Hanford plant undergoes emergency shutdown
RICHLAND, Wash. (2:39 p.m.) -- Washington state’s only commercial nuclear reactor remained out of service while technicians tried to determine why an automatic shutdown system failed during a test Friday.
State emergency officials said there was no release of radiation and no danger to the public. It was not immediately known when the Columbia Generating Station reactor would be restarted.
The failure triggered an alert in which state agencies prepared to respond if needed to help Benton and Franklin counties near the reservation.
But Brad Peck, spokesman for the reactor’s operator, Energy Northwest, said the reactor was stable and the alert was canceled at 11:57 a.m., about two hours after it was declared. The reactor, which produces power for the Northwest electricity grid, would remain out of service until crews determine what caused the problem, he said.
Energy Northwest spokeswoman Heather McMurdo said lights on a control panel showed that two of 185 control rods did not fully insert into the reactor during the test. The rods, which control the reactor’s operation, were inserted manually about 10 a.m., she said.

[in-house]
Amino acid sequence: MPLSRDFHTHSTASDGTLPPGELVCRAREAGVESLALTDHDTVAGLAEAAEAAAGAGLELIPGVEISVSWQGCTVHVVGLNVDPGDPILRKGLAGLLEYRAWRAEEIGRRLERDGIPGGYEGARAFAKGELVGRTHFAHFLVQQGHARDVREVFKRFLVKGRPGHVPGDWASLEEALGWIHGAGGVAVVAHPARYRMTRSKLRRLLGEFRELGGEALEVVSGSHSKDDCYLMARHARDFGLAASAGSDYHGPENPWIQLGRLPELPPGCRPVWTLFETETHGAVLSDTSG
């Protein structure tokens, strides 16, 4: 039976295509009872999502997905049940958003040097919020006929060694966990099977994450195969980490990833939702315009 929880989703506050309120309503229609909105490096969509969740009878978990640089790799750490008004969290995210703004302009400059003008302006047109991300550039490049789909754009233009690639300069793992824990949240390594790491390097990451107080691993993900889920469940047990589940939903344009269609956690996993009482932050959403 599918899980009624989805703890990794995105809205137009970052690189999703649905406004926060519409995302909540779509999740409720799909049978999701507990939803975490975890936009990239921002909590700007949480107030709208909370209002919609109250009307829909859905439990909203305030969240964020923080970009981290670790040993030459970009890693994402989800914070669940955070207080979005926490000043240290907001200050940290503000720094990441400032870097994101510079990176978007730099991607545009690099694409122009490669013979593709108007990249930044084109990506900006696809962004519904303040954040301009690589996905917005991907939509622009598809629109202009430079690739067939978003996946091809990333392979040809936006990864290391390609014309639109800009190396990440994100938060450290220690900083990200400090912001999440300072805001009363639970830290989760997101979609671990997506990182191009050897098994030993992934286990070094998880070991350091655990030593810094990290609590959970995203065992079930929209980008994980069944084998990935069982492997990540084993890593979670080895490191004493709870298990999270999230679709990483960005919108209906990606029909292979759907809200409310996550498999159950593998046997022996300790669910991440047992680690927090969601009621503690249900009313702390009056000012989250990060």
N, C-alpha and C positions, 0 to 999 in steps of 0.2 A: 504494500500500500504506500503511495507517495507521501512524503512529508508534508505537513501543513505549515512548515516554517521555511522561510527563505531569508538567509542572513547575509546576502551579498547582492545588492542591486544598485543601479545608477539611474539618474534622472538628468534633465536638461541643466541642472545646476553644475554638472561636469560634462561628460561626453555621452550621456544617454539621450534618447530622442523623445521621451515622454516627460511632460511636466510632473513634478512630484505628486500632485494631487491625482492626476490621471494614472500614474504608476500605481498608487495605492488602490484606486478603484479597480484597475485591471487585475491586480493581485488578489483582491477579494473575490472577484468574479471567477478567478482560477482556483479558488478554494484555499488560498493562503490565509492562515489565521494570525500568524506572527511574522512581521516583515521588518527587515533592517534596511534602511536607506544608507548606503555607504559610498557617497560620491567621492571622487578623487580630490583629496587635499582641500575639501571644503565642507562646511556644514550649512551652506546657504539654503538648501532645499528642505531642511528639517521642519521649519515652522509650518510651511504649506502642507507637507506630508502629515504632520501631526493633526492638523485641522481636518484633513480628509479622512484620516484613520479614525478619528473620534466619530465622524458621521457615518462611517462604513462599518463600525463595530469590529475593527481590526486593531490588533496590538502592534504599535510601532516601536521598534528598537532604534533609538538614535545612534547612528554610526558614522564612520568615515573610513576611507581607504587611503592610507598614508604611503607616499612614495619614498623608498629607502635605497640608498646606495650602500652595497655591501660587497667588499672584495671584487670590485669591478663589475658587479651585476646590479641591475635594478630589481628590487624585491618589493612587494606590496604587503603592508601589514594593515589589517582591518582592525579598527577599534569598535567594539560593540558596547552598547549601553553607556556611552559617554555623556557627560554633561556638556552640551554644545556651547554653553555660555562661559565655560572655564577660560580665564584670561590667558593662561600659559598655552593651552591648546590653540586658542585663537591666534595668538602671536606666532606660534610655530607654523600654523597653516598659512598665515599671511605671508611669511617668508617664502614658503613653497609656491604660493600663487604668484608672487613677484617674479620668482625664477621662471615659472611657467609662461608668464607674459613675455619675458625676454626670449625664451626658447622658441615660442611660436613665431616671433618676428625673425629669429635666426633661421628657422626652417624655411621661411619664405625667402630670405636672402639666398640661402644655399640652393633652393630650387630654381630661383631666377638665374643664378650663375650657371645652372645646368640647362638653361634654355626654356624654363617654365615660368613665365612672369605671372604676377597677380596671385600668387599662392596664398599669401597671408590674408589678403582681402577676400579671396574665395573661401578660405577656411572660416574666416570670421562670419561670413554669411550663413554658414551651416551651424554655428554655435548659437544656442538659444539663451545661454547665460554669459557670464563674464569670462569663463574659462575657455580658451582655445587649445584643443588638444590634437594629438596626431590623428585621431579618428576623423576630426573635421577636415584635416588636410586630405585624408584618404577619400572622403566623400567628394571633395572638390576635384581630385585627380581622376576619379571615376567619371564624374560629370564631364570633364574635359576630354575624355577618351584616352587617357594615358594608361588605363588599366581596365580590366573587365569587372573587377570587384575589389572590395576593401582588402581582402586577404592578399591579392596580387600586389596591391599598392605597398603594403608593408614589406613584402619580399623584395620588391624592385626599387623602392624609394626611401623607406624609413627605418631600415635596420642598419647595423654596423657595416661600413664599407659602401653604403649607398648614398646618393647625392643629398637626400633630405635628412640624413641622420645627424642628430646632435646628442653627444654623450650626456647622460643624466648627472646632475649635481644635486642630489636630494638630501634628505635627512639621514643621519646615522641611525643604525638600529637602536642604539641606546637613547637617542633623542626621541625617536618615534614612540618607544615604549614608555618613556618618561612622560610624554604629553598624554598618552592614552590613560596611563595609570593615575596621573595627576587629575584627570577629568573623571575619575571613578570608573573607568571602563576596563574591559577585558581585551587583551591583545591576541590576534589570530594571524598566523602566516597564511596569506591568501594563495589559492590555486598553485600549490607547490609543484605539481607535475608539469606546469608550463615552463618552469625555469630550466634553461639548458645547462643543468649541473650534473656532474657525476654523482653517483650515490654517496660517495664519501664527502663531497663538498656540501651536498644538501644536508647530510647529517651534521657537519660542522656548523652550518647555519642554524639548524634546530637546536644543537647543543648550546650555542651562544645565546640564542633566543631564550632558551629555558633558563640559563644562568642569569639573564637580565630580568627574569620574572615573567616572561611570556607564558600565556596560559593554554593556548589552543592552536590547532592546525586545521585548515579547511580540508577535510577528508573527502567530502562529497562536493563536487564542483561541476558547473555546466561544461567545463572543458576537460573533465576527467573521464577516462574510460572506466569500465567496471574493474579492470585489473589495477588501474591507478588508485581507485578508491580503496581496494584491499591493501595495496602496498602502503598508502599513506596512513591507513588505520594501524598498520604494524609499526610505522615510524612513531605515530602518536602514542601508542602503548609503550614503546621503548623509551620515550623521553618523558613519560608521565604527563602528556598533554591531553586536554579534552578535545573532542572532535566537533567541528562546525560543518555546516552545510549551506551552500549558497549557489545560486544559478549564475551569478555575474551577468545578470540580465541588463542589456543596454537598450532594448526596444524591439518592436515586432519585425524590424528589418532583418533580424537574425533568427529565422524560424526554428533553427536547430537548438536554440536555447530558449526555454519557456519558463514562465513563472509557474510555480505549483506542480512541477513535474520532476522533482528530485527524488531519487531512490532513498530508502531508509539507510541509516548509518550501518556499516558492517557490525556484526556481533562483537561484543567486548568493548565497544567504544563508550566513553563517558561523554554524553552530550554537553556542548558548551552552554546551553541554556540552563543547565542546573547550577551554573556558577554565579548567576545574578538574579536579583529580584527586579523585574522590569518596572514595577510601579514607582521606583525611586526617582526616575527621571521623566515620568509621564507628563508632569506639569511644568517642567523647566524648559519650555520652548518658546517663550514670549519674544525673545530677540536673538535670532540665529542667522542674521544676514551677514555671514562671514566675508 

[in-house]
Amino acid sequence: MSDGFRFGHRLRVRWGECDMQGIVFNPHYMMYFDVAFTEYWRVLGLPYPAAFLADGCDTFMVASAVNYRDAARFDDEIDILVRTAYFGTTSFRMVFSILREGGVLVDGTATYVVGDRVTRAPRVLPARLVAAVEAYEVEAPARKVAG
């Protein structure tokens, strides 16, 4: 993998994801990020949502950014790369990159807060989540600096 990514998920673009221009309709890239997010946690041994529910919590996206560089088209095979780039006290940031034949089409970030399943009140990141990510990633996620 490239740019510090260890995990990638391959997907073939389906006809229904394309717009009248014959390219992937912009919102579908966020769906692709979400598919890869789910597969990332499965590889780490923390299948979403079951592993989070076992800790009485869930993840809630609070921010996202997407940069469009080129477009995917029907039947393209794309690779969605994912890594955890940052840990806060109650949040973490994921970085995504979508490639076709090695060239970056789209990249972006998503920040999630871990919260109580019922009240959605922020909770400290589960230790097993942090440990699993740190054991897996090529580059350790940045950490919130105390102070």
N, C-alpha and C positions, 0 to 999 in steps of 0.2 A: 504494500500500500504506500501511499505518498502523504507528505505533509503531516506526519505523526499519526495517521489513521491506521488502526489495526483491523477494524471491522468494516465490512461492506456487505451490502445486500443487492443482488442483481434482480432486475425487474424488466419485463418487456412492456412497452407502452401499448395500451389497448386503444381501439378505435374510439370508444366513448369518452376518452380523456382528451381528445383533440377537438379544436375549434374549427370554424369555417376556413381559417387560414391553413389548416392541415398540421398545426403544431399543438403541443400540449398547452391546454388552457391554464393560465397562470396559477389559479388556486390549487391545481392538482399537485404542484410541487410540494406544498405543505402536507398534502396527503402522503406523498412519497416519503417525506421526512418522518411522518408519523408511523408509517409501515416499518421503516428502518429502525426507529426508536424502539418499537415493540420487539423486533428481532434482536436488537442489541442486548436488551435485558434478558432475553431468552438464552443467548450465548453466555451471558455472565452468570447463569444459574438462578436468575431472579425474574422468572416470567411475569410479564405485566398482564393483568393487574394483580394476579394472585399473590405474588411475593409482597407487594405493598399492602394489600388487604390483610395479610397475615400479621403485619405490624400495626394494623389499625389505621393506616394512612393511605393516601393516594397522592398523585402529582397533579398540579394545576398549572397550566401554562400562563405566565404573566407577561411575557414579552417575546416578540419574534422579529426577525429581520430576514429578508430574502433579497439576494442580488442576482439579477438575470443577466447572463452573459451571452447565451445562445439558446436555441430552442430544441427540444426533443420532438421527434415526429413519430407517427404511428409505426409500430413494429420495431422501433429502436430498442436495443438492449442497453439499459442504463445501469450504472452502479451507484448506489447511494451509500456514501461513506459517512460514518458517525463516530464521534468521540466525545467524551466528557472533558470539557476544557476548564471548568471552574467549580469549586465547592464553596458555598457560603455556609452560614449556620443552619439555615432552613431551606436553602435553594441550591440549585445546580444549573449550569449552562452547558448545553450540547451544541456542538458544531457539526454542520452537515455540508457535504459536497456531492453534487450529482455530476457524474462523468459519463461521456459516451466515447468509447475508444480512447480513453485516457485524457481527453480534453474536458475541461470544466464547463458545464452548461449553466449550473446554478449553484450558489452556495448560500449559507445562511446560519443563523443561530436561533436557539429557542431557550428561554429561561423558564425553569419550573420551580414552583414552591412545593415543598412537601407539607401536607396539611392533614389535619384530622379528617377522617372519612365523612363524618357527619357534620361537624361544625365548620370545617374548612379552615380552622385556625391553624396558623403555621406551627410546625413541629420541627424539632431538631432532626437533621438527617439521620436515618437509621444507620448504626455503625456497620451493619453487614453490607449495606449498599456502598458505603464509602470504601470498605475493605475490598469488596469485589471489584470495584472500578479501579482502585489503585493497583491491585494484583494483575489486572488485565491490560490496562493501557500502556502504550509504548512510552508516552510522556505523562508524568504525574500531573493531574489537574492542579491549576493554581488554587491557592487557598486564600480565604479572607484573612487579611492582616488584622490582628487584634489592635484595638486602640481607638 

Backup systems operated correctly and the alert could have been canceled when the control rods were manually inserted, but plant operators wanted to err on the side of caution, McMurdo said.
“It was conservative for us to have remained in an alert status,” she said. Rob Harper, spokesman for the Washington state Emergency Operations Center, said that although there was no threat to the public, the center at the National Guard’s Camp Murray was activated, as called for under the plant’s emergency plan. The center deactivated shortly before 1 p.m., he said.
The state Department of Health dispatched a field team to take air samples and soil readings as a precautionary measure, he said.
Nuclear Regulatory Commission spokesmen in Dallas and Washington, D.C., did not immediately return calls for comment Friday afternoon.
Columbia Generating Station is a boiling water reactor that produces 1,150 megawatts of electricity, which is sold to the Bonneville Power Administration.
Formerly known as the Washington Public Power Supply System No. 2 reactor, it is the only one of five reactors started in the late 1970s to be completed before construction was halted in 1982-83.
Facilities licensed by the NRC have four classes of emergencies in order of increasing severity.
An alert is the second level. When an alert is declared, events are in process or have occurred which involve an actual or potential substantial degradation in the level of safety of the plant, according to an NRC Web site. On the Net: Energy Northwest: http://www.energy-northwest.com/main.html Nuclear Regulatory Commission: http://www.nrc.gov/
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